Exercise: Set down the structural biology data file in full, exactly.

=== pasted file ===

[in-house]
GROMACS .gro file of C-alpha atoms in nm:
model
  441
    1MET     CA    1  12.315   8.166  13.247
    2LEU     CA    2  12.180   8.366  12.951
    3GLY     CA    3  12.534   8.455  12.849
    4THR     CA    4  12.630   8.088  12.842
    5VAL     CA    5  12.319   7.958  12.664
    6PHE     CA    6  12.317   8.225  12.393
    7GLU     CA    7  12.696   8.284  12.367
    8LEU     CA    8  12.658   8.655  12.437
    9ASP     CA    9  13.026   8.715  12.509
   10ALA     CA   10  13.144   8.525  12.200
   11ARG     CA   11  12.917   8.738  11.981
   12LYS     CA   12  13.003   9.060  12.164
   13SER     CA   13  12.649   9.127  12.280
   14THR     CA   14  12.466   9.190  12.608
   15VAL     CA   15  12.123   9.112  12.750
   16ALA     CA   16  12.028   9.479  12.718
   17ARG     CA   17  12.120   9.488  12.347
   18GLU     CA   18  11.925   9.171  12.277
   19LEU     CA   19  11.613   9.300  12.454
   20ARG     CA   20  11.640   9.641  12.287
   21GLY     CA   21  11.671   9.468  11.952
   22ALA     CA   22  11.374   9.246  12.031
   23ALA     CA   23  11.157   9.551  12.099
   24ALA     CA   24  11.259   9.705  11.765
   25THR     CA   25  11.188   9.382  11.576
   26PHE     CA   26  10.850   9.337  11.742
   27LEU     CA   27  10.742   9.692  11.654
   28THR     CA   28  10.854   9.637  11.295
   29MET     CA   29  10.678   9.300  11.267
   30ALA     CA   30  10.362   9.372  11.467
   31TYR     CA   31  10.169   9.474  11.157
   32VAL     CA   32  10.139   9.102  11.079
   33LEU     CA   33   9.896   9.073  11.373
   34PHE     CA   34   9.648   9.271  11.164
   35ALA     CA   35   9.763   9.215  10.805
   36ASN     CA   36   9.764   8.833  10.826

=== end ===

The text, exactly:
[in-house]
GROMACS .gro file of C-alpha atoms in nm:
model
  441
    1MET     CA    1  12.315   8.166  13.247
    2LEU     CA    2  12.180   8.366  12.951
    3GLY     CA    3  12.534   8.455  12.849
    4THR     CA    4  12.630   8.088  12.842
    5VAL     CA    5  12.319   7.958  12.664
    6PHE     CA    6  12.317   8.225  12.393
    7GLU     CA    7  12.696   8.284  12.367
    8LEU     CA    8  12.658   8.655  12.437
    9ASP     CA    9  13.026   8.715  12.509
   10ALA     CA   10  13.144   8.525  12.200
   11ARG     CA   11  12.917   8.738  11.981
   12LYS     CA   12  13.003   9.060  12.164
   13SER     CA   13  12.649   9.127  12.280
   14THR     CA   14  12.466   9.190  12.608
   15VAL     CA   15  12.123   9.112  12.750
   16ALA     CA   16  12.028   9.479  12.718
   17ARG     CA   17  12.120   9.488  12.347
   18GLU     CA   18  11.925   9.171  12.277
   19LEU     CA   19  11.613   9.300  12.454
   20ARG     CA   20  11.640   9.641  12.287
   21GLY     CA   21  11.671   9.468  11.952
   22ALA     CA   22  11.374   9.246  12.031
   23ALA     CA   23  11.157   9.551  12.099
   24ALA     CA   24  11.259   9.705  11.765
   25THR     CA   25  11.188   9.382  11.576
   26PHE     CA   26  10.850   9.337  11.742
   27LEU     CA   27  10.742   9.692  11.654
   28THR     CA   28  10.854   9.637  11.295
   29MET     CA   29  10.678   9.300  11.267
   30ALA     CA   30  10.362   9.372  11.467
   31TYR     CA   31  10.169   9.474  11.157
   32VAL     CA   32  10.139   9.102  11.079
   33LEU     CA   33   9.896   9.073  11.373
   34PHE     CA   34   9.648   9.271  11.164
   35ALA     CA   35   9.763   9.215  10.805
   36ASN     CA   36   9.764   8.833  10.826